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Globe editorial: The breakdown of Canada-China talks is a blessing in disguise

When Prime Minister Justin Trudeau emerged Monday from a meeting with China's Premier Li Keqiang to announce that, surprise, our two countries are not starting free trade talks, it was widely interpreted as a personal snub of the PM, and a loss for the government. But in time, what didn't happen on Monday may come to be seen as less of an embarrassment, and more of a blessing.

Canada has a long list of reasons to be cautious about entering into a trade deal with China. Our potential partner is not a free-market democracy; it's an absolute dictatorship, sitting atop a state-dominated economy. It's also not a rule of law country. And perhaps most importantly, describing the deal that Ottawa and Beijing were until Monday believed to be about to start negotiating as a "free trade agreement" diminishes the scope and scale of what Beijing is after.

In the 21st century, what we reflexively still call free trade agreements should really be called trade, investment and intellectual property agreements. They're about far more than just lowering barriers to trade, because so many of those barriers have already been shaved down or entirely dismantled.

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According to the World Bank, the global weighted mean applied tariff rate is less than 3 per cent. According to the World Trade Organization, Canada's average tariff applied to non-agricultural imports from countries with Most Favoured Nation status, a list that includes China, is just 2.2 per cent.

Look around your own home, and consider how many of your possessions – from clothes to computers and from plastic knick knacks to hockey sticks – were made in China. In 2016, Canada imported more than $64-billion worth of goods from China, up from less than $5-billion two decades ago.

China is already Canada's second-largest trading partner, and China's exports to this country mostly face low duties. Even without a free trade agreement, thanks to the WTO, Canada already has free-ish trade with China on most goods, at least when it comes to products exported from China to Canada. We'd be happy to see those tariffs fall to zero, but on average, the existing tariff regime for most non-agricultural goods is already low.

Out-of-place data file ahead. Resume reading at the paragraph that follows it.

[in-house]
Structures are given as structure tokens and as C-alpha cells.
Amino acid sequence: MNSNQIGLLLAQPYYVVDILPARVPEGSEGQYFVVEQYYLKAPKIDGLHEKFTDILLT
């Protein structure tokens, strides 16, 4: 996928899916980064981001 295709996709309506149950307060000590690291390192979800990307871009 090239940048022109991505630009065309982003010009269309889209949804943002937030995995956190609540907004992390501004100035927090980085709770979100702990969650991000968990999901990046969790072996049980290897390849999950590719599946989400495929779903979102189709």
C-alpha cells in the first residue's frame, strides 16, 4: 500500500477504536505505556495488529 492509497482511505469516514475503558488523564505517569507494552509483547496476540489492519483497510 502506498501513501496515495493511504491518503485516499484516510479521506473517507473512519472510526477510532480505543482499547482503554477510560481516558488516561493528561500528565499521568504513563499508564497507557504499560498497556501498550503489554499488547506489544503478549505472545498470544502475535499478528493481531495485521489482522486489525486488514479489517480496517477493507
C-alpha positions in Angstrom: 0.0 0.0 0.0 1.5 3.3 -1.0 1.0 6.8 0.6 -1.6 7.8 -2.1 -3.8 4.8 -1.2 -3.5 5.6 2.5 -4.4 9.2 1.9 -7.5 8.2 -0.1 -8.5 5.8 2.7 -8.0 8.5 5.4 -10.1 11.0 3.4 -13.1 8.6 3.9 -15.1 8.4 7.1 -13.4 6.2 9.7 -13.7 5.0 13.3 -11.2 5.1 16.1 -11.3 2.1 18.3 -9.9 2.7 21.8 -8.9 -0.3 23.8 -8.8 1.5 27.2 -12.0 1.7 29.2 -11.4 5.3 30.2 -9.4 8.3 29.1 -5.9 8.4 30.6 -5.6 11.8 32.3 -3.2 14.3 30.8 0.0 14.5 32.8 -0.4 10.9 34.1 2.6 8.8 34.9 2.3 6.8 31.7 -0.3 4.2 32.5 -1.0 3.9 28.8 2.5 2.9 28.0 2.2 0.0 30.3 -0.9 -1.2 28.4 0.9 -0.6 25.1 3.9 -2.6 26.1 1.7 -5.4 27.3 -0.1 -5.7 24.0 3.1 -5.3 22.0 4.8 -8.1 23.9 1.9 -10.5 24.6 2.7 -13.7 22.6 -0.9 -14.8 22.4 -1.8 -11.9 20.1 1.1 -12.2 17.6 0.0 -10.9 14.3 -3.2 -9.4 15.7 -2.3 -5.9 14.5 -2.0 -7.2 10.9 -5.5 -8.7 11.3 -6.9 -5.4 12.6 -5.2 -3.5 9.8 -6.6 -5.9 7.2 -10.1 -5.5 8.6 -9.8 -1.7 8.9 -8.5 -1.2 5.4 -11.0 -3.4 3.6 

Canada wants greater access for Canadian goods and services exported to the Chinese market, but Beijing has signalled that the price for that is, among other things, greater access to the Canadian market for Chinese investors.

Canada currently reviews large foreign takeovers, and has long been particularly wary of takeovers of Canadian companies whose businesses involve national security, sensitive technologies and advanced intellectual property.

On intellectual property, China is a routine violator of patent and copyright law. And when it comes to military technology, China is understandably treated as a potential adversary by our closest ally, the United States. Earlier this year, the Trudeau government gave a speedy green light to the takeover of Norsat International by a Chinese firm. Norsat makes radio systems used by Canada's NATO allies; handing the technology over to Beijing was seen as an attempt to court China.

That's why its incomplete and even misleading to describe the Canada-China exploratory talks as having been about "free trade." What was on the table, and may be again soon, is bigger than that.

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Because Canada is a rule-of-law country, the elements of the international agreements we sign become effectively enforceable under Canadian law. Those include investor protections. Ottawa can't just sign a trade and investment agreement and then routinely violate or ignore it – but Beijing can. Even an agreement said to be incorporated into China's domestic law remains contingent. In China, the law is whatever Xi Jinping and the hard men of Beijing say it is.

As a middle power, Canada's traditional answer to an imbalance of force between us and a bigger interlocutors has been to try to work through multilateral institutions – where the many Lilliputians at least have a shot at tying down one giant Gulliver.

Beijing may be able to offer Canada greater access to the Chinese market, but there will be a price to be paid in return. And given the disparity between the solidity of the Canadian legal system and the ephemeral nature of the Chinese one, Canada's negotiators in any future talks could find themselves making certain and enforceable concessions in return for uncertain, unenforceable rewards.

The need for tact in dealing with Beijing means the Trudeau government cannot abandon its talks about talks with China. But it should be in no hurry to conclude them.

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